CHICAGO – A federal bankruptcy court judge Thursday confirmed American Airlines’ reorganization plan, but its exit from Chapter 11 depends on its resolution of the federal government’s antitrust challenge to its merger with US Airways Group.

“This is yet another important milestone in completing one of the most successful turnarounds in commercial aviation,” said American spokesman Mike Trevino. “We are focused on the antitrust case and will show that our planned merger with US Airways is good for consumers and competition.”

U.S. Bankruptcy Court Judge Sean H. Lane announced his decision at a scheduled hearing in his Manhattan court room Thursday.

He sided with the airline’s arguments that the antitrust complaint the U.S. Justice Department filed in August did not pose a legal reason to block the reorganization plan, which is backed by holders of $3.3 billion of American Airlines-backed municipal bonds as investors stand to fully recoup their investment.

“The real issue here is whether the Department of Justice lawsuit acts as a separate issue. The court determines it does not for several reasons,” Lane was quoted in numerous reports as saying. “These are separate processes before different courts and on different schedules.

“The fact that all the stakeholders support the plan is proof that it is feasible,” Lane said, agreeing with supporters’ arguments that a delay could jeopardize broad stakeholder support.

The decision was not unexpected as Lane had said recently he was leaning in favor of confirmation after hearing arguments and reading briefs on the debate. The judge’s decision allows the airlines to concentrate on resolving the antitrust lawsuit either at trial or through a settlement.  A trial date has been set for Nov. 25 in the U.S. District Court for the District of Columbia.

American’s parent AMR Corp. would need bankruptcy court approval for any amendments to its business plan if a compromise is struck with the government. The airline could also be forced to start from scratch on a reorganization plan if it’s unable to resolve the lawsuit. The airline initially resisted overtures to merge after it entered Chapter 11 in November 2011 but faced pressure from creditors who believed it offered the best recovery rates.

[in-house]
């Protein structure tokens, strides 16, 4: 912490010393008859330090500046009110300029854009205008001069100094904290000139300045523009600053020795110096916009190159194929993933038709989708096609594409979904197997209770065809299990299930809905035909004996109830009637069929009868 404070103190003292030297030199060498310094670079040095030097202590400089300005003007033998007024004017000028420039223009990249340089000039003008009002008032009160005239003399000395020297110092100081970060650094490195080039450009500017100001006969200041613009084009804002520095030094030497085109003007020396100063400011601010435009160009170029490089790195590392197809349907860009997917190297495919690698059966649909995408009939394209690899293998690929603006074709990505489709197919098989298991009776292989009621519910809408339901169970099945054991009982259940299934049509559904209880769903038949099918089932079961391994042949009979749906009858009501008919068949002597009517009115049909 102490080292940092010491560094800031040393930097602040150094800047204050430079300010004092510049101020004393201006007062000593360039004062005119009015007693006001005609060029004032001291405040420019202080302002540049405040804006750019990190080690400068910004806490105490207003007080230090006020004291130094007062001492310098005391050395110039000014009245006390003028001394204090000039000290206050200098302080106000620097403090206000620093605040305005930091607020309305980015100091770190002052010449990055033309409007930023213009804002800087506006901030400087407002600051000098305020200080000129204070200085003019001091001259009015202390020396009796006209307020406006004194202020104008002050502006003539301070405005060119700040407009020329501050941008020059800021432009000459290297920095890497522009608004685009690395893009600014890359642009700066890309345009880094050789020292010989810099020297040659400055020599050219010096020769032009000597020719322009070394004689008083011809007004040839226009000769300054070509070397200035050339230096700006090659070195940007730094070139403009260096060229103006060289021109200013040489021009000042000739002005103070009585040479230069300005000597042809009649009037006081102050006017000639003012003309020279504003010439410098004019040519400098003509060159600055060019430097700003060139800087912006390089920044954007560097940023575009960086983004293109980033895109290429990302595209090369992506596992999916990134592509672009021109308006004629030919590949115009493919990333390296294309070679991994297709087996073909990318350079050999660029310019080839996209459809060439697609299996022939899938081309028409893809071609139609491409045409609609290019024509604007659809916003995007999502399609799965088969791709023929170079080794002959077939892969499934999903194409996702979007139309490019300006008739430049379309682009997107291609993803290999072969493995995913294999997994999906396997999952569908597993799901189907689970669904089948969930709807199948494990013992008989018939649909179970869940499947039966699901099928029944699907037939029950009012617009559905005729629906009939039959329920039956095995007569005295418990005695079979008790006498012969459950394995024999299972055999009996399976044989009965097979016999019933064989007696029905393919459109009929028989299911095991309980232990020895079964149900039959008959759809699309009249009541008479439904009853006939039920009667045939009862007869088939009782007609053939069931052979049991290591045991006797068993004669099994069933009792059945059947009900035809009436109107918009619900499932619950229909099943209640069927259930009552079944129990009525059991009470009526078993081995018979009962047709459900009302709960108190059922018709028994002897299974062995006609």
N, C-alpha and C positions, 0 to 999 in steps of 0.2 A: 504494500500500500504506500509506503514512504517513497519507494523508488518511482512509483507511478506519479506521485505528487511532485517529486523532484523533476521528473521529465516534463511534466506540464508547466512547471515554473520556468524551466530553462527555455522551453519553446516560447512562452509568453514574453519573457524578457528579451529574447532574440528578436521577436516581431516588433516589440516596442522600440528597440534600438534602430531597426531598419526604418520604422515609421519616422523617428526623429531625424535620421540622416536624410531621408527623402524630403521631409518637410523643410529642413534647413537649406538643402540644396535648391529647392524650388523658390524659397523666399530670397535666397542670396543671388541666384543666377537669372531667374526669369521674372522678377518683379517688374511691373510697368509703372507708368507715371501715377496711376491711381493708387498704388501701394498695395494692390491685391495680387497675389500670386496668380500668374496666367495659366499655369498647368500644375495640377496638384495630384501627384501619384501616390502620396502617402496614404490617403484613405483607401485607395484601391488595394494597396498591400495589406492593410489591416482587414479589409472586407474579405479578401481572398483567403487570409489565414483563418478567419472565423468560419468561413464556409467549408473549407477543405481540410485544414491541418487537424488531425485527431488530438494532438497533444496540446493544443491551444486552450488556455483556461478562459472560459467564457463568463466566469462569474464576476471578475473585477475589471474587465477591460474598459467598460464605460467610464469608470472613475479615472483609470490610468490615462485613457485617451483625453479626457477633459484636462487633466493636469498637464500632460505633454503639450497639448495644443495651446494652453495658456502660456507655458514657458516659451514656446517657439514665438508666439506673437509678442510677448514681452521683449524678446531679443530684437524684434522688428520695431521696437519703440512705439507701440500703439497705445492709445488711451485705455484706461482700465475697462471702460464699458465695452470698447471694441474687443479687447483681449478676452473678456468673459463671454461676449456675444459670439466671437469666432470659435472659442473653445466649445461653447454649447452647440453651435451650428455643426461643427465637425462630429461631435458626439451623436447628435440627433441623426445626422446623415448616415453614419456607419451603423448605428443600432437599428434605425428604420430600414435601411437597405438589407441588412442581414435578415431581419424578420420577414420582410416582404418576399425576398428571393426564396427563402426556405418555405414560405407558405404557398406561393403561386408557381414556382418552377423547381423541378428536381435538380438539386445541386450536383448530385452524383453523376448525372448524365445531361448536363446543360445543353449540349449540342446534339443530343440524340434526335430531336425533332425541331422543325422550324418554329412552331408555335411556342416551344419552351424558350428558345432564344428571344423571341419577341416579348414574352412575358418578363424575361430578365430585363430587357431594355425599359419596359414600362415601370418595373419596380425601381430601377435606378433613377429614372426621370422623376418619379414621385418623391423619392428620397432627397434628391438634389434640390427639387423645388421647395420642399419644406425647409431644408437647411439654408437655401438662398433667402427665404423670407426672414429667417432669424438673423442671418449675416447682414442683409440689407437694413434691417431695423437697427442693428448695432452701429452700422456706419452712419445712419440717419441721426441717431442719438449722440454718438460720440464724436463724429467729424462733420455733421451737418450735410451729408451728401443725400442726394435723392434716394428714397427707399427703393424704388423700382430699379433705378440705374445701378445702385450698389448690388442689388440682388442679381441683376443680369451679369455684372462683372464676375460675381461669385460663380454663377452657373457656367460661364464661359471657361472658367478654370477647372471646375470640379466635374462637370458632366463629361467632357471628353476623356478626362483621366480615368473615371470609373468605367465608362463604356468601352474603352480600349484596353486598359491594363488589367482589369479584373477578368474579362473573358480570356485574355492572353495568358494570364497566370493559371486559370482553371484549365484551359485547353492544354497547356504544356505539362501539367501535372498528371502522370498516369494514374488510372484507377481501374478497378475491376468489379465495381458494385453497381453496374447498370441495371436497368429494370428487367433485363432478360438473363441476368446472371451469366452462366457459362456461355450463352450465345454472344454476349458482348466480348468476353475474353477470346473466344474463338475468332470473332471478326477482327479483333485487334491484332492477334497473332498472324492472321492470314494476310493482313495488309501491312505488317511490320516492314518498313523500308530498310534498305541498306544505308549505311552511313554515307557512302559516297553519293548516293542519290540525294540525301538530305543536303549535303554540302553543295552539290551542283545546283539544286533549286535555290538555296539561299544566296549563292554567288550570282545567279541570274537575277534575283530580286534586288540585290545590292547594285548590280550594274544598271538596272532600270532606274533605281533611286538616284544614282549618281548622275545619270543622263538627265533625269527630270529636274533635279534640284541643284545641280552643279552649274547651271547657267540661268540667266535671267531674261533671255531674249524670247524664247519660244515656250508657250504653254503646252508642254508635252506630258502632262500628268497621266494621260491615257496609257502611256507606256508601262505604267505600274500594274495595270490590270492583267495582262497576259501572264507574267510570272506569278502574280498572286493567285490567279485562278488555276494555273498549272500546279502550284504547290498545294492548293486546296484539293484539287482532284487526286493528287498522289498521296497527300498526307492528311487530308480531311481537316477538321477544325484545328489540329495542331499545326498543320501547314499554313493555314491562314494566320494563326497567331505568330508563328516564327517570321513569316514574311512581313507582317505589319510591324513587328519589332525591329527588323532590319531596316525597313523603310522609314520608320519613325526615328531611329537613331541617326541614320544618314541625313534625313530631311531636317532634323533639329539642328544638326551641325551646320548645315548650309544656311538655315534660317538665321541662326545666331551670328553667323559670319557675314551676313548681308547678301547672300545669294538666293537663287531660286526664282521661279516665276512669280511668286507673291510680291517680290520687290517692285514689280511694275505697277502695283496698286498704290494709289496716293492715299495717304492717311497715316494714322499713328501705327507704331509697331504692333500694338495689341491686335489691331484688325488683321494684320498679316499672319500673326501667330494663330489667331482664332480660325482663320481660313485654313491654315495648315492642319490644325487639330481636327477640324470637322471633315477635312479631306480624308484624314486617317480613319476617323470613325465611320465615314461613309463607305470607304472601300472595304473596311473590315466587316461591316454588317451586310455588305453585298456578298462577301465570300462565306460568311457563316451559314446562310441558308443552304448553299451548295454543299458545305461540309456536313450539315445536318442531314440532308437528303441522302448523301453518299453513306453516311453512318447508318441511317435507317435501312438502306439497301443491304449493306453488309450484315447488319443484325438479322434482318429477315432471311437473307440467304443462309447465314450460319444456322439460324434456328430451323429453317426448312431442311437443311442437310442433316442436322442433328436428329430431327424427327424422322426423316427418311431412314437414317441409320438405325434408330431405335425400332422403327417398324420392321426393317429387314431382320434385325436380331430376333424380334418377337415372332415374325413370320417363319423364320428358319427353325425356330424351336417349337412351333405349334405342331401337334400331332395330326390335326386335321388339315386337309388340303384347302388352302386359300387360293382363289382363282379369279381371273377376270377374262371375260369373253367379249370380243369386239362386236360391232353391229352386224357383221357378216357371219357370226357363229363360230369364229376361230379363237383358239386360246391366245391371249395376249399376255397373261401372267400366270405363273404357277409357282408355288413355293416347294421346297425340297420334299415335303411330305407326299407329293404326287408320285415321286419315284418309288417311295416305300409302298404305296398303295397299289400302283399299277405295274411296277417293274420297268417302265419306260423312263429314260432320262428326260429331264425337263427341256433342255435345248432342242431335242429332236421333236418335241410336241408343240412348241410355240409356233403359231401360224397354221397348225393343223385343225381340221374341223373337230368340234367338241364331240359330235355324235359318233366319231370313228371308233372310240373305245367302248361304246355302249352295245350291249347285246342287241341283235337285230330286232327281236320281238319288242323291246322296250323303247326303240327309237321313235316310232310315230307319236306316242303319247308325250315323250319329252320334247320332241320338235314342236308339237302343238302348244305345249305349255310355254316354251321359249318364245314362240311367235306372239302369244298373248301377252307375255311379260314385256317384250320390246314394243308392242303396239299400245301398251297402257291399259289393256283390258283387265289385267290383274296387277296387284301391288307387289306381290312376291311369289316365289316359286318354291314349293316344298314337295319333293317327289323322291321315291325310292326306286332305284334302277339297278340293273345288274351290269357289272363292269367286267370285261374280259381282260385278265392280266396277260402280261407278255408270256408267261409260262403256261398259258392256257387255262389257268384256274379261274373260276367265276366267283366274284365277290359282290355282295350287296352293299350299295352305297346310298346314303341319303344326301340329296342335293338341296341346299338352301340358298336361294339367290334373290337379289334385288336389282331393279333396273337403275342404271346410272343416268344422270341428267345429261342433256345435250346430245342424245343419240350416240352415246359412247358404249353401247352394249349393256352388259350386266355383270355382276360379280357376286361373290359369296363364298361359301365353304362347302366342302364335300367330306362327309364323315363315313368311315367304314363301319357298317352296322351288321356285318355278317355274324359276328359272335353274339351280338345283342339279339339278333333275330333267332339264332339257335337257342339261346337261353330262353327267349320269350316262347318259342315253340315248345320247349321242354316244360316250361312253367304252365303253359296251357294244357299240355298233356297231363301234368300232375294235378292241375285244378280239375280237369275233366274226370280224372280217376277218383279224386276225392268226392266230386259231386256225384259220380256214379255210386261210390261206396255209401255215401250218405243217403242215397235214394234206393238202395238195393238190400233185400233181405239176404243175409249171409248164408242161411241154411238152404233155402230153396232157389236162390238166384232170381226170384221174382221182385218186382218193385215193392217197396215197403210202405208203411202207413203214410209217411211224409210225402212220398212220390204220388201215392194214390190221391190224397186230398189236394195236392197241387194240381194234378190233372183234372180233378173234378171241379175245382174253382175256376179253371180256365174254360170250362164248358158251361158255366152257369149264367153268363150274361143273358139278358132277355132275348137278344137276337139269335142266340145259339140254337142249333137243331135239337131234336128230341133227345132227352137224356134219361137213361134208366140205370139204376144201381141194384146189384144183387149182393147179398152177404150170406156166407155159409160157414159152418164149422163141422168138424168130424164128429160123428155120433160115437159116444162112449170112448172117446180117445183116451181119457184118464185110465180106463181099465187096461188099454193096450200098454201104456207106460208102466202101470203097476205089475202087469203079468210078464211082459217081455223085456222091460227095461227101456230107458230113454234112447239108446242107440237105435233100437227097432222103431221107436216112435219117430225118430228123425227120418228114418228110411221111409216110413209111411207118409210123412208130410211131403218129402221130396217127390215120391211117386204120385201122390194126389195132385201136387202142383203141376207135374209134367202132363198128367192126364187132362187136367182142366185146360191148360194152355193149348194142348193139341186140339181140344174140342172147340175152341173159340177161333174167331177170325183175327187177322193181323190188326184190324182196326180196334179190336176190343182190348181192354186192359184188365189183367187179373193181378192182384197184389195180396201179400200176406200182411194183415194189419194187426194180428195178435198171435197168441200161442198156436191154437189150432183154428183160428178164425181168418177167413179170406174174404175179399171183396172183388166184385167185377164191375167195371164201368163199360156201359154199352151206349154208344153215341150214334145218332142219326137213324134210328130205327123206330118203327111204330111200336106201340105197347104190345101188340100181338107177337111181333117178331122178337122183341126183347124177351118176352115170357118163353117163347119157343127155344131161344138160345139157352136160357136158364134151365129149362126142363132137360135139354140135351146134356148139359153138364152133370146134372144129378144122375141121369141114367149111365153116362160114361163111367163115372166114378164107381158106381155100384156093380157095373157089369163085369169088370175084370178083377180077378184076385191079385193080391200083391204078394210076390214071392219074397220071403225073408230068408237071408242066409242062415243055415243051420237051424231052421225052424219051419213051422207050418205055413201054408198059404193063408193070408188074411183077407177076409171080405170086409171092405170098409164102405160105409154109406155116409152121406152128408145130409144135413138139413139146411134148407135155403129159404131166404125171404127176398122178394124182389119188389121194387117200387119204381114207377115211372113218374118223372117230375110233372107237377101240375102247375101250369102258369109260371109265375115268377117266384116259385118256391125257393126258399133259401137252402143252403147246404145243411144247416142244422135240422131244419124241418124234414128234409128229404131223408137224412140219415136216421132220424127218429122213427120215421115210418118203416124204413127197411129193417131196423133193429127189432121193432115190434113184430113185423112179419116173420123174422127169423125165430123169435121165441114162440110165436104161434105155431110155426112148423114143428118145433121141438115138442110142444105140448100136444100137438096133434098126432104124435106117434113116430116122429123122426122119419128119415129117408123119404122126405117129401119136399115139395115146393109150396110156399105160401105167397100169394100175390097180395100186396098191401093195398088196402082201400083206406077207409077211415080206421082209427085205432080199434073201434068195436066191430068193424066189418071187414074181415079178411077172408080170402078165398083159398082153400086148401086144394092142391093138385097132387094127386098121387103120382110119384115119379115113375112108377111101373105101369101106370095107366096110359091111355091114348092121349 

The plan was assembled assuming approval for the $11 billion merger and most expected the bankruptcy court would confirm the reorganization, but the antitrust lawsuit created uncertainty after it was filed Aug. 13 by the DOJ and attorneys general from seven states.

The reorganization plan offers a full recovery for unsecured holdings including municipal holdings. The airline also opted against challenging the status of leases tied to its secured municipal bonds as airlines attempted in past bankruptcies with mixed results.

If the airline is forced to emerge from Chapter 11 on its own, recovery rates could change significantly.

The airline’s $1.5 billion of unsecured bonds had mostly traded at near to full value, and even a premium in some cases, after the merger was announced early this year. Some then dipped to between 75 cents to the low 90s after the government sued to block the merger. Some have since nearly recovered from the drop.

In court filings, the two airlines attacked the federal government’s arguments that the merger on grounds it would hurt consumers by reducing competition on some routes and raising fares.

American believes the merger would “generate enormous direct consumer benefit, most significantly by creating a unified network affording a vastly expanded array of flight options for travelers,” its filing reads. It also argues the merger is needed to remain competitive with other top carriers.

The airlines are reportedly expected to ask their boards to extend the deadline for closing the deal. The current deadline is Dec. 17.

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